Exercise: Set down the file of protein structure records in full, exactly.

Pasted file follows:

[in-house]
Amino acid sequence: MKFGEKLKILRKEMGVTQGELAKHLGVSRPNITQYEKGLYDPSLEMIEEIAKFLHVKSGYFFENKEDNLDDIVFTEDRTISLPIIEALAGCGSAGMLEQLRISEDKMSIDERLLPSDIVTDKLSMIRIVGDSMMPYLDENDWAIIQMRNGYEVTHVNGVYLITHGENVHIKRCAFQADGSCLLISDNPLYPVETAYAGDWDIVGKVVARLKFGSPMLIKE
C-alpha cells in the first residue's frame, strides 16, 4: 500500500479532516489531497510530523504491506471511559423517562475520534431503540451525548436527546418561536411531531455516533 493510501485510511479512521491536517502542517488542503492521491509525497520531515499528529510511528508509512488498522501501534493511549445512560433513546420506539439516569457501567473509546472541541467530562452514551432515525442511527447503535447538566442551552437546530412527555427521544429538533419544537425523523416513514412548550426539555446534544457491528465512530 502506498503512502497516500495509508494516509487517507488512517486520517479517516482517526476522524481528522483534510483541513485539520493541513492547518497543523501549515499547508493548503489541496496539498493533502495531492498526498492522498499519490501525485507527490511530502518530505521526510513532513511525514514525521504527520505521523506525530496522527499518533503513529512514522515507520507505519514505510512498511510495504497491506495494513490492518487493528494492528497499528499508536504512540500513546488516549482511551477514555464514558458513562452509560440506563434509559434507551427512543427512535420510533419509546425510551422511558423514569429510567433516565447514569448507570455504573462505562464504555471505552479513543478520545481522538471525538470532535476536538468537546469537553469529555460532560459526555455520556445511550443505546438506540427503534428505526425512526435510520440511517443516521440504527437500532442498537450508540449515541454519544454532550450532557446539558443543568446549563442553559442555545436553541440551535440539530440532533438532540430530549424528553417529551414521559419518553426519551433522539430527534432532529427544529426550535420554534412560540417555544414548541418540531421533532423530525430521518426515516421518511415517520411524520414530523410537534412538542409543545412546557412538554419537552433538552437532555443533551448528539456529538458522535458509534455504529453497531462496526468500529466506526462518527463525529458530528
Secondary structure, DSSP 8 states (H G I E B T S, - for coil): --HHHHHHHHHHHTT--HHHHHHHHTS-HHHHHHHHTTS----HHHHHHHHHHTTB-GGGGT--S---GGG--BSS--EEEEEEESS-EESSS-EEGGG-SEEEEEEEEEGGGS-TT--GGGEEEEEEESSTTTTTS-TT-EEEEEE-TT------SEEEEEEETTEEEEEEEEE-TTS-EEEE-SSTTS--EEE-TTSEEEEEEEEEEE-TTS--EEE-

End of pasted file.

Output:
[in-house]
Amino acid sequence: MKFGEKLKILRKEMGVTQGELAKHLGVSRPNITQYEKGLYDPSLEMIEEIAKFLHVKSGYFFENKEDNLDDIVFTEDRTISLPIIEALAGCGSAGMLEQLRISEDKMSIDERLLPSDIVTDKLSMIRIVGDSMMPYLDENDWAIIQMRNGYEVTHVNGVYLITHGENVHIKRCAFQADGSCLLISDNPLYPVETAYAGDWDIVGKVVARLKFGSPMLIKE
C-alpha cells in the first residue's frame, strides 16, 4: 500500500479532516489531497510530523504491506471511559423517562475520534431503540451525548436527546418561536411531531455516533 493510501485510511479512521491536517502542517488542503492521491509525497520531515499528529510511528508509512488498522501501534493511549445512560433513546420506539439516569457501567473509546472541541467530562452514551432515525442511527447503535447538566442551552437546530412527555427521544429538533419544537425523523416513514412548550426539555446534544457491528465512530 502506498503512502497516500495509508494516509487517507488512517486520517479517516482517526476522524481528522483534510483541513485539520493541513492547518497543523501549515499547508493548503489541496496539498493533502495531492498526498492522498499519490501525485507527490511530502518530505521526510513532513511525514514525521504527520505521523506525530496522527499518533503513529512514522515507520507505519514505510512498511510495504497491506495494513490492518487493528494492528497499528499508536504512540500513546488516549482511551477514555464514558458513562452509560440506563434509559434507551427512543427512535420510533419509546425510551422511558423514569429510567433516565447514569448507570455504573462505562464504555471505552479513543478520545481522538471525538470532535476536538468537546469537553469529555460532560459526555455520556445511550443505546438506540427503534428505526425512526435510520440511517443516521440504527437500532442498537450508540449515541454519544454532550450532557446539558443543568446549563442553559442555545436553541440551535440539530440532533438532540430530549424528553417529551414521559419518553426519551433522539430527534432532529427544529426550535420554534412560540417555544414548541418540531421533532423530525430521518426515516421518511415517520411524520414530523410537534412538542409543545412546557412538554419537552433538552437532555443533551448528539456529538458522535458509534455504529453497531462496526468500529466506526462518527463525529458530528
Secondary structure, DSSP 8 states (H G I E B T S, - for coil): --HHHHHHHHHHHTT--HHHHHHHHTS-HHHHHHHHTTS----HHHHHHHHHHTTB-GGGGT--S---GGG--BSS--EEEEEEESS-EESSS-EEGGG-SEEEEEEEEEGGGS-TT--GGGEEEEEEESSTTTTTS-TT-EEEEEE-TT------SEEEEEEETTEEEEEEEEE-TTS-EEEE-SSTTS--EEE-TTSEEEEEEEEEEE-TTS--EEE-